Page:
RALEIGH, N.C. (WNCN) – Family and friends of a man shot and killed by Raleigh police earlier this year held a rally Wednesday calling on the district attorney to pursue criminal charges.
“I wanted the DA to follow the facts,” said Mehrdad Mojarrad. “All I wanted is what my son wanted. My son wanted this to be a just world.”
Mojarrad’s son, Soheil, died in April.
As CBS 17 previously reported, his autopsy shows he was shot eight times by a Raleigh police officer at a shopping center on New Bern Avenue on April 20.
Officer W.B. Edwards said Mojarrad had a knife and took an aggressive stance when he fired his gun.
The officer did not activate his body camera. The Raleigh Police Department also says there is no dashboard camera or surveillance video of the incident.
“They are pieces of a puzzle, like any other pieces of evidence in an investigation. And, if you think about it, really not until the last couple of years were these tools even available,” said Wake County District Attorney Lorrin Freeman.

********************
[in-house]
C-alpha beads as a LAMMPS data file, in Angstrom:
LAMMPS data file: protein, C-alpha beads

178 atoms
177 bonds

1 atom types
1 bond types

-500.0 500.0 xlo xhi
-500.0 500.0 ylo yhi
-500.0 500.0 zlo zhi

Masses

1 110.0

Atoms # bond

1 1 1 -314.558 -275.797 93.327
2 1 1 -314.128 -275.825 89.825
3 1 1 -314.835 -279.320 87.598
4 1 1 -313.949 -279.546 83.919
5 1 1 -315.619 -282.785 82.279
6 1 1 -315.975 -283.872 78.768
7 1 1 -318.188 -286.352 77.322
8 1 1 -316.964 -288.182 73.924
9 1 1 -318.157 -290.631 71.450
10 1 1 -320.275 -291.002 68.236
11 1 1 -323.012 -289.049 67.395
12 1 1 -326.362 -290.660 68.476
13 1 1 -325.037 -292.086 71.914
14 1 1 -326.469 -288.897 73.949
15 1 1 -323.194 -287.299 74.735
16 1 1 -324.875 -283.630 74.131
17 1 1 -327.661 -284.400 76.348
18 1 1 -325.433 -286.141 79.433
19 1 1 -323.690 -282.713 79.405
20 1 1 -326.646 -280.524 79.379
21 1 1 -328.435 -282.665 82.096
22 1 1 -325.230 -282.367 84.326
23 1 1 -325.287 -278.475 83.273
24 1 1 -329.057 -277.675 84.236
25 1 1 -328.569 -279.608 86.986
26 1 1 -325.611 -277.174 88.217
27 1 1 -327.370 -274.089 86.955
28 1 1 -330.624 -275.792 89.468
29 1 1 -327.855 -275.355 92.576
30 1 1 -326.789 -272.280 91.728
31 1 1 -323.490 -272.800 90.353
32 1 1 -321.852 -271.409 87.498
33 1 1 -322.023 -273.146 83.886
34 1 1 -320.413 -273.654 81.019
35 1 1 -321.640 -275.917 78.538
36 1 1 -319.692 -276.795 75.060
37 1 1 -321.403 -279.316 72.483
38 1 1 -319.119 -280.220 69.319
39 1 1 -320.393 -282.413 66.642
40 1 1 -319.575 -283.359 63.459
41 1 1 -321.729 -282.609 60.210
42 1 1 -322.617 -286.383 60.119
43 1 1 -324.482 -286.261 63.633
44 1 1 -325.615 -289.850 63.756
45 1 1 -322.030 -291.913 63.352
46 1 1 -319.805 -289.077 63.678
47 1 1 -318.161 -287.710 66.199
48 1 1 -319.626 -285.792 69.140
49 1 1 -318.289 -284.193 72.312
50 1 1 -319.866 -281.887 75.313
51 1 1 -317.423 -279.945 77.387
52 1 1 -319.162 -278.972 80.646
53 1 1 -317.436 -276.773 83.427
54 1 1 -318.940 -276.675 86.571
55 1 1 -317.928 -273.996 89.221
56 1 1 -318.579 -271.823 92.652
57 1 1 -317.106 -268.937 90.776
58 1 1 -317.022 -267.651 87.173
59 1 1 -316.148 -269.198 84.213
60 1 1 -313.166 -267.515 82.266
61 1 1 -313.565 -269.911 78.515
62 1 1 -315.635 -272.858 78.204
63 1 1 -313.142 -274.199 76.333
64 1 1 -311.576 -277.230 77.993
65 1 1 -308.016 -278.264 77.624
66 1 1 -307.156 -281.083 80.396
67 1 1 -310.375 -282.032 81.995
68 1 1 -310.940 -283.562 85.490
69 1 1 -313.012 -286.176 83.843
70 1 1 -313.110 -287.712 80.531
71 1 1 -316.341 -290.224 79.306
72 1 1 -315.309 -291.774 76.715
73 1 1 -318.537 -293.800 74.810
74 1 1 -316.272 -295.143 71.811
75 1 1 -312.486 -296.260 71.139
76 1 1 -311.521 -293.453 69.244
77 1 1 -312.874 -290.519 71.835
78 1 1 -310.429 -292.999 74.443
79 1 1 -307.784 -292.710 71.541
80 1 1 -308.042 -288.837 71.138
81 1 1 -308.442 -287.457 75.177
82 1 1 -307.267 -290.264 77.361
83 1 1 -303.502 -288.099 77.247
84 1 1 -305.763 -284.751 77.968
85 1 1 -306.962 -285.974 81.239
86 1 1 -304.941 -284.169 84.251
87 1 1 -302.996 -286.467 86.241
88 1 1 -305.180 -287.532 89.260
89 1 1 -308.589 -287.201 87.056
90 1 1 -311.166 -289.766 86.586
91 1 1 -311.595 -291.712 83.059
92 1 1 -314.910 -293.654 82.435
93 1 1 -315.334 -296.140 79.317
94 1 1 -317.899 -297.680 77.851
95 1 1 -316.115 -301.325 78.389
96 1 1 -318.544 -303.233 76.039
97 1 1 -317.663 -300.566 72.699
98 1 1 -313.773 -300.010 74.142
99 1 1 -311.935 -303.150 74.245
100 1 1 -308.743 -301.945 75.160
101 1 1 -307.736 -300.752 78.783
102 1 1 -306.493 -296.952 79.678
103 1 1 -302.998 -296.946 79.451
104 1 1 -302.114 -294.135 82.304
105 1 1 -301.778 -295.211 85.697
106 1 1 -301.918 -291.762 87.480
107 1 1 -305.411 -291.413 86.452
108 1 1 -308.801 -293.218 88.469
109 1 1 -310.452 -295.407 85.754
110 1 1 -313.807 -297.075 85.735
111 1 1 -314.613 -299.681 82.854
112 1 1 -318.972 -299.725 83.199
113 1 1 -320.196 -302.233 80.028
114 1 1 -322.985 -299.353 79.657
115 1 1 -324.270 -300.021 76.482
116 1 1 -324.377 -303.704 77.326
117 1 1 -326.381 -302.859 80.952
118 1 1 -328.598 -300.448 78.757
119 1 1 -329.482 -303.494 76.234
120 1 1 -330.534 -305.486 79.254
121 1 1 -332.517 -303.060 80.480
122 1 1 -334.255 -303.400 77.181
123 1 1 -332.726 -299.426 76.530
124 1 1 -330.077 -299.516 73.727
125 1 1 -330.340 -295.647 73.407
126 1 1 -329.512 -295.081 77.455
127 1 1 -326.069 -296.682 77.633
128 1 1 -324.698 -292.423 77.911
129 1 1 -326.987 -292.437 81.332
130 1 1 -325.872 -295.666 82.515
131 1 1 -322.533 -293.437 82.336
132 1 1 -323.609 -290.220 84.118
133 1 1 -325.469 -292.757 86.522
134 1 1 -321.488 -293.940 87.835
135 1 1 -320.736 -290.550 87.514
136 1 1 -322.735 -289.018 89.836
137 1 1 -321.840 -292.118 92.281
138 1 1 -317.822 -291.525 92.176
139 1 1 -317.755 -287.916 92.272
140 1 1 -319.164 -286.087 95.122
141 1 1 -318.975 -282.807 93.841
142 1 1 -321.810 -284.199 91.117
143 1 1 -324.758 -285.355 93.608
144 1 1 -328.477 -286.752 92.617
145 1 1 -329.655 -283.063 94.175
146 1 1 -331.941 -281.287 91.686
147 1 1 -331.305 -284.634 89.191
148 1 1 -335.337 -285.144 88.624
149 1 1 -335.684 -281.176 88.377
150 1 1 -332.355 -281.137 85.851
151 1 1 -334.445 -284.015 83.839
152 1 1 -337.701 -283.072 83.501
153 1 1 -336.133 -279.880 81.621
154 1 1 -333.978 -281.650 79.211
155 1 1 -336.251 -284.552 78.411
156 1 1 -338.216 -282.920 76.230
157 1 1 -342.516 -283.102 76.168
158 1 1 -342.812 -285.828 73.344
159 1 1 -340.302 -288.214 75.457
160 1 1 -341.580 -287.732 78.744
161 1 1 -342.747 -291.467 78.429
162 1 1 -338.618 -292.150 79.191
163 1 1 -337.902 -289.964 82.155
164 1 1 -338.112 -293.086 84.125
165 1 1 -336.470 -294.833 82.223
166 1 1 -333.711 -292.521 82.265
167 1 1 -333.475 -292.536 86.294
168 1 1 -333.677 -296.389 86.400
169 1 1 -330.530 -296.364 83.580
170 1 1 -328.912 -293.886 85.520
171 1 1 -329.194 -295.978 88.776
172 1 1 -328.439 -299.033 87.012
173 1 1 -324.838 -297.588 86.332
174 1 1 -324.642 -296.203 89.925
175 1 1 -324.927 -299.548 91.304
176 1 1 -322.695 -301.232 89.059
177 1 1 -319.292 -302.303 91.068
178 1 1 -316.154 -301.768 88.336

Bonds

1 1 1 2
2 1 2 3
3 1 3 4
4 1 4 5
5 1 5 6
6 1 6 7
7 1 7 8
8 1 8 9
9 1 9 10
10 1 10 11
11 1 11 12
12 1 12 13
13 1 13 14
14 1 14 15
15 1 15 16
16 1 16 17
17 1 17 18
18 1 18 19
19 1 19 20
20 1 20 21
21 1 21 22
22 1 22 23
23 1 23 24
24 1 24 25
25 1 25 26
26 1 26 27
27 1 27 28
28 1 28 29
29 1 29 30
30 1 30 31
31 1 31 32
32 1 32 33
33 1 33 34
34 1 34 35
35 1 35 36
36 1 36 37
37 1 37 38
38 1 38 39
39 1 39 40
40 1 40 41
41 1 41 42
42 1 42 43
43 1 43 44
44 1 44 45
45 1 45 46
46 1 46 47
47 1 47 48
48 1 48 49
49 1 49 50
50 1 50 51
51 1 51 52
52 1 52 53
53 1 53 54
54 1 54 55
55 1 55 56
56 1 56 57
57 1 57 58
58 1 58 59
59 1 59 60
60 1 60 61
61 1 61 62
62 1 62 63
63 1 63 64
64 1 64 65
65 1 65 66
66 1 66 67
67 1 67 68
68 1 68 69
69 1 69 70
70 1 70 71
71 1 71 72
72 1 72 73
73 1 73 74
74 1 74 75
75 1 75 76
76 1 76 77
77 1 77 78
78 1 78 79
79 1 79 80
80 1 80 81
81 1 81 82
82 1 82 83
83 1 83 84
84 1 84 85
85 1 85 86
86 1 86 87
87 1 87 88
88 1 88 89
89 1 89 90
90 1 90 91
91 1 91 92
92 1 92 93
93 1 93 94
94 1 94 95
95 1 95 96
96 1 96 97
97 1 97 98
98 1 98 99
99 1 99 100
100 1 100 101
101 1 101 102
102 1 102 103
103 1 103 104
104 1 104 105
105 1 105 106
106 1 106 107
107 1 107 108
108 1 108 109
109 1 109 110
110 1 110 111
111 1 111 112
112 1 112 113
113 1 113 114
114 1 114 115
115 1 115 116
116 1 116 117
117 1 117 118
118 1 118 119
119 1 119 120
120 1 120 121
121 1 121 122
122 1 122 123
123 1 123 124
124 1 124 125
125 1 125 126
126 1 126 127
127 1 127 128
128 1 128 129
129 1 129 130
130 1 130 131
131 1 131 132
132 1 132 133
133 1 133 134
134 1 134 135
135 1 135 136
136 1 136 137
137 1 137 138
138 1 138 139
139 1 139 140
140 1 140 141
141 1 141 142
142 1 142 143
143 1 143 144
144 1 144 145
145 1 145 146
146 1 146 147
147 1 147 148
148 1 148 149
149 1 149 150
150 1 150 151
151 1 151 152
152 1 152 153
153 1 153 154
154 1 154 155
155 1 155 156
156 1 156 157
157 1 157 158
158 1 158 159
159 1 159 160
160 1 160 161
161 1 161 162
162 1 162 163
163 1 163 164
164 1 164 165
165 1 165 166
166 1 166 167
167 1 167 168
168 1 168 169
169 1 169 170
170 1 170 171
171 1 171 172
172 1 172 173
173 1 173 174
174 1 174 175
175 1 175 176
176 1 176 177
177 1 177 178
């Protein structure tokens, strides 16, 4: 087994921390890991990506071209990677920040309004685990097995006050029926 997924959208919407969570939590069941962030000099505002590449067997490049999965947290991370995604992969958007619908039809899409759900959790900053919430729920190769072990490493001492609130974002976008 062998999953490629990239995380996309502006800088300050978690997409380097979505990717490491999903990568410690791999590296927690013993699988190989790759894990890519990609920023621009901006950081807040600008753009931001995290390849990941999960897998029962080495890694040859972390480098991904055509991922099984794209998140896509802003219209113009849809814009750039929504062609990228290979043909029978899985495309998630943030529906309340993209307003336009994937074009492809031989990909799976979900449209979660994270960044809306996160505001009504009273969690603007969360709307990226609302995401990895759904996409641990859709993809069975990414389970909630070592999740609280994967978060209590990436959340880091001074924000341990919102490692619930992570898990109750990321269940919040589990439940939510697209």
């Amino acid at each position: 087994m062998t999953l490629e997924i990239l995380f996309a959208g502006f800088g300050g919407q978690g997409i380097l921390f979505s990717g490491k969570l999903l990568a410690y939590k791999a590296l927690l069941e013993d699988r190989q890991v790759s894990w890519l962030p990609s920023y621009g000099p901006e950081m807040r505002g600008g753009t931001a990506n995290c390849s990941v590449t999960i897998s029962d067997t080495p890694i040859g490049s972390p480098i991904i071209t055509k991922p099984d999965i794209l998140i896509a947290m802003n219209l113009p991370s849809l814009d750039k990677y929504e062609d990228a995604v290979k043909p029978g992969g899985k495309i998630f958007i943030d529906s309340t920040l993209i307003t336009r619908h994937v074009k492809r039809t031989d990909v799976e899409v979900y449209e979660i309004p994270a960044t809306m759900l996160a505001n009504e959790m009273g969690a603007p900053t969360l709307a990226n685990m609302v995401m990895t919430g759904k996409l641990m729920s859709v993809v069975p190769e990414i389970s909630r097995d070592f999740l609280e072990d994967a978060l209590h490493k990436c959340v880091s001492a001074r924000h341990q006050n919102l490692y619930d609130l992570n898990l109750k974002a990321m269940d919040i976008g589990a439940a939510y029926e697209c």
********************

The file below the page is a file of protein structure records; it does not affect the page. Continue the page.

The State Bureau of Investigation is looking into the shooting. Freeman said an attorney for the Mojarrad family has been to her office to review the case file. She anticipates in the next couple weeks making a determination about whether to move forward with a criminal case against the officer.
“Regardless of what we determine, ultimately, this family has suffered a great deal,” she said. “At the same time, if the evidence isn’t there or we determine that the use of force was not unlawful, it’s our duty to also say that those officers did nothing wrong.”
The Raleigh Police Department declined to comment, citing the ongoing investigation.
Following the shooting, the department changed the body camera policy so that the cameras always record but without audio. Officers still have to activate the cameras to capture both video and audio.
Mojarrad said his son lived with mental illness and suffered a traumatic injury after being hit by a pickup truck in Asheville in 2012.
“Of course, it complicated his mental illness. But, at the depth of his mental illness, he was as loving as loving could be,” Mojarrad said.
He urged the district attorney to “follow the facts” in the case.
“All I wanted is what my son wanted. My son wanted this to be a just world,” he said. “And, I tried to tell him, dude, it’s just not. It’s just not. And, I was wrong. He was right.”
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